2000-year-old dagger reveals the site of a long-forgotten battle between the Roman Empire and tribal warriors

In Switzerland, a volunteer archaeologist and dental student Lucas Schmid discovered in 2019 a 2000-year-old silver and brass dagger. It was a vital clue in the story of a long-forgotten battle between the Roman Empire and tribal warriors.

Lucas Schmid unearthed the dagger in the mountainous Graubünden region of Switzerland, an area believed to be the site of a lost battlefield where Imperial Roman soldiers fought Rhaetian warriors in approximately 15 BC.

His discovery sparked an excavation of the area that revealed a trove of ancient military artifacts.
Now, a team of scientists and students have mapped a 2,000-year-old Roman battlefield representing the last stand of the Suanetes tribe, and the collapse of the region to the Roman Empire.

Students and researchers from the universities of Basel and Zurich, together with volunteer detectorists, search a Roman battle site near the Crap-Ses gorge in canton Graubünden. Over the past two years, experts have unearthed thousands of Roman military artefacts littering a hillside in southeast Switzerland.

Elegant columns, villas, amphitheaters, and other remains of ancient settlements can be found all over Switzerland, bearing witness to life under the Romans. But up to now, no battle sites had been identified and researched on Swiss territory.

The Swiss researchers believe a 2,000-strong task force from the third, tenth, and twelfth Roman legions clashed with 500-1,000 local fighters at the top of the hill, which is located near the Crap-Ses gorge between the towns of Tiefencastel and Cunter.

Schmid’s find led to the discovery of hundreds of other ancient artifacts. A new investigation of the site, run by a team from the Archaeological Service of Graubünden, the University of Basel (Switzerland), unearthed spearheads, lead slingshots, brooches, parts of shields, coins, and hobnails from Roman soldiers, Live Science report.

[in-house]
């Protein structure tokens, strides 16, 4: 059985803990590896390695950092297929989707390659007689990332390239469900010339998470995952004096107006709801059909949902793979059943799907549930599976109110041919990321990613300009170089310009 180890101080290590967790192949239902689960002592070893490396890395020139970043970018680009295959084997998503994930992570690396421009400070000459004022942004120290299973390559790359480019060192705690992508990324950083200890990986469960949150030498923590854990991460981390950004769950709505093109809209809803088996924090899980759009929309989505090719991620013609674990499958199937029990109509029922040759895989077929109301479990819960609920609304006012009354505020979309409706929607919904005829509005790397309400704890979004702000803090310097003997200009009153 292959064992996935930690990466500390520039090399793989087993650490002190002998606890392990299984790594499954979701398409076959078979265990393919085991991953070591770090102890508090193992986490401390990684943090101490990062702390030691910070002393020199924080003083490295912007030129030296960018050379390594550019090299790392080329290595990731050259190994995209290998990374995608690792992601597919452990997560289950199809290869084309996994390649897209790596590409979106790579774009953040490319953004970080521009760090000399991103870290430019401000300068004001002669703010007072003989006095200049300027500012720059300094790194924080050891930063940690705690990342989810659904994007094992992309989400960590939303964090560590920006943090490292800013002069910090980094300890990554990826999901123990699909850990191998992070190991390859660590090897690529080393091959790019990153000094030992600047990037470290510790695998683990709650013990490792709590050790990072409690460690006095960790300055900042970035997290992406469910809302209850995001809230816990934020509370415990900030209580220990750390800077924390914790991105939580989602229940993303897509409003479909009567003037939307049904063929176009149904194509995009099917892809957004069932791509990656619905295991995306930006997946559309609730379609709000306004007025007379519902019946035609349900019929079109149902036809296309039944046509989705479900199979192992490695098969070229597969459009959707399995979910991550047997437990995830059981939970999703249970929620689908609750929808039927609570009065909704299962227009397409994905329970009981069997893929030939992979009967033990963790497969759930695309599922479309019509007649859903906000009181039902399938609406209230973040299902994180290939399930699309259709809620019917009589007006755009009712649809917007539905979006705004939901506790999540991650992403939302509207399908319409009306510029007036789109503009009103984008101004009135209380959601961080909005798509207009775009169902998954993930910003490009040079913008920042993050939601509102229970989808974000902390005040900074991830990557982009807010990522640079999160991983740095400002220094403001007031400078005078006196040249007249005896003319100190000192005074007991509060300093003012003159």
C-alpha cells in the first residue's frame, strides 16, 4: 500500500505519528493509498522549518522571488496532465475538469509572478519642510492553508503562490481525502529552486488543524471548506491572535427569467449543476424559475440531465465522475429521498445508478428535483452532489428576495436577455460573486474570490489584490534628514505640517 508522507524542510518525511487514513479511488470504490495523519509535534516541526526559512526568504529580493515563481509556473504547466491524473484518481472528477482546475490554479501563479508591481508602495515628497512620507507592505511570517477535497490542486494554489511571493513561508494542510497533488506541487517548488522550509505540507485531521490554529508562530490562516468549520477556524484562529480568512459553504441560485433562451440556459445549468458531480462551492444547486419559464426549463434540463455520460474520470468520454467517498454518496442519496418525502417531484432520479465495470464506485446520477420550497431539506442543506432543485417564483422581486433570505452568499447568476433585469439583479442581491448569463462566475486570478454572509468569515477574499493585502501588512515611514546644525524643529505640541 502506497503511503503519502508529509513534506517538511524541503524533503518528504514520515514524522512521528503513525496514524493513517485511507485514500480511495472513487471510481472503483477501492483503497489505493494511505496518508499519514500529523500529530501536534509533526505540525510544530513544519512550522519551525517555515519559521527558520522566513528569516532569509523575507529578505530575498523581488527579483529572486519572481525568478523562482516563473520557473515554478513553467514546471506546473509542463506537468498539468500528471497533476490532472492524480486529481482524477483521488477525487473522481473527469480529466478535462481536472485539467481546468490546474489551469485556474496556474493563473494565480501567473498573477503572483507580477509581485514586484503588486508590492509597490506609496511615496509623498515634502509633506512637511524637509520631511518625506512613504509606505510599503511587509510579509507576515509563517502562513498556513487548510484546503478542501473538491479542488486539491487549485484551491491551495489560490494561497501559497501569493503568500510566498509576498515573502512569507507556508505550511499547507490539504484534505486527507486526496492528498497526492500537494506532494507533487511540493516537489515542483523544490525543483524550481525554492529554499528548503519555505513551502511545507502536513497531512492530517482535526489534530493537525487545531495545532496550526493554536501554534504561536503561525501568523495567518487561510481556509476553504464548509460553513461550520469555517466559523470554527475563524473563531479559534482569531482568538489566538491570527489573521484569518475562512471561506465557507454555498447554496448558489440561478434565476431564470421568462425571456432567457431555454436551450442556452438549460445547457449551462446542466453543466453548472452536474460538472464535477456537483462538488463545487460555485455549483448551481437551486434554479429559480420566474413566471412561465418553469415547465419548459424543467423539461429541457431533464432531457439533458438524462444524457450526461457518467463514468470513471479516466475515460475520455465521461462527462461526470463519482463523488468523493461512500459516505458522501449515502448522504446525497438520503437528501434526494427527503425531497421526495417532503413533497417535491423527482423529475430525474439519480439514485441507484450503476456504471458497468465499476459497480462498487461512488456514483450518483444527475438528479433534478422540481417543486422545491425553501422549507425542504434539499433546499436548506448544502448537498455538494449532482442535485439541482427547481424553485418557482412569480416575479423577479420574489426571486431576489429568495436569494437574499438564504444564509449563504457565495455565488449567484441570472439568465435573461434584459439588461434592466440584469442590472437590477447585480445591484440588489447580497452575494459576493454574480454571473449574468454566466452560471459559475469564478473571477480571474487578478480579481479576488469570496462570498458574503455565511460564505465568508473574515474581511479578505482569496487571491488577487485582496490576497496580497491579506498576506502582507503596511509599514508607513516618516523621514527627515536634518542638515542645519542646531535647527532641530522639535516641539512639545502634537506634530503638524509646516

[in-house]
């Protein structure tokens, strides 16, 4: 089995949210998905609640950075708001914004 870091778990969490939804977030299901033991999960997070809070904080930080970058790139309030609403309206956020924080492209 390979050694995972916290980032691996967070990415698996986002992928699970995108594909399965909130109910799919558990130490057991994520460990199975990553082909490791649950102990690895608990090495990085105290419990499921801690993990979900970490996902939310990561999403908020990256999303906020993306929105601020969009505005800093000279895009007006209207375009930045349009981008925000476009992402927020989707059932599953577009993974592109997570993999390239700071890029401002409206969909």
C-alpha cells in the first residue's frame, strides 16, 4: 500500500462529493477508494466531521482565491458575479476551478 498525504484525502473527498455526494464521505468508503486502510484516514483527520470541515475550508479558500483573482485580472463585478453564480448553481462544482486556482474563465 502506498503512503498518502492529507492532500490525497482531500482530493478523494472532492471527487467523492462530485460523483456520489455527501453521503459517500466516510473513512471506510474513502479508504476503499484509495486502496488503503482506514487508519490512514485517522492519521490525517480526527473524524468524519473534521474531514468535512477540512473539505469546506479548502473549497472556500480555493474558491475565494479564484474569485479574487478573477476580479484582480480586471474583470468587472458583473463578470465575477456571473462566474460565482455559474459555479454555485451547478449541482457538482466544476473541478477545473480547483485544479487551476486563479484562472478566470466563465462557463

This autumn alone, around 250-300 objects a day were recovered during a three-week dig.
In his conversation with Live Science, Peter-Andrew Schwarz, an archaeologist at the University of Basel, said that the excavation of the site also recently unearthed a Roman coin minted between 29 BC and 26 BC during the reign of Emperor Augustus.

A dagger found from 15 BC in Oberhalbstein (Graubünden, Switzerland), before and after restorations. Photo: Archaeological Service Graubünden

The Romans conquered the area of present-day southern Ticino in Switzerland’s Italian-speaking region at the beginning of the third century BC. After about seventy-five years, they had taken over the Rhone Valley, which included Geneva, southern France, and the route that connected Italy and Spain.

Through the establishment of colonies, primarily in western Switzerland, Roman rule was progressively reinforced. But their reign over the Alps was lengthy. Throughout the first century BC, Roman troops repeatedly advanced into the mountains. Roman historians, propose several justifications for these campaigns, including the need to establish a transit route to Germany, raise additional tax revenues, and put an end to disturbances and traveler attacks and raids.

Finding objects are now being displayed for the first time by the Archaeological Service of Graubünden (ADG), The Smithsonian reported.

Cover Photo: A computer-generated image of the battle that is thought to have taken place on a remote mountainside south of Chur around 15 BC between Roman troops advancing northwards through the Alps and local Suanetes. Image Credit: Leona Detig

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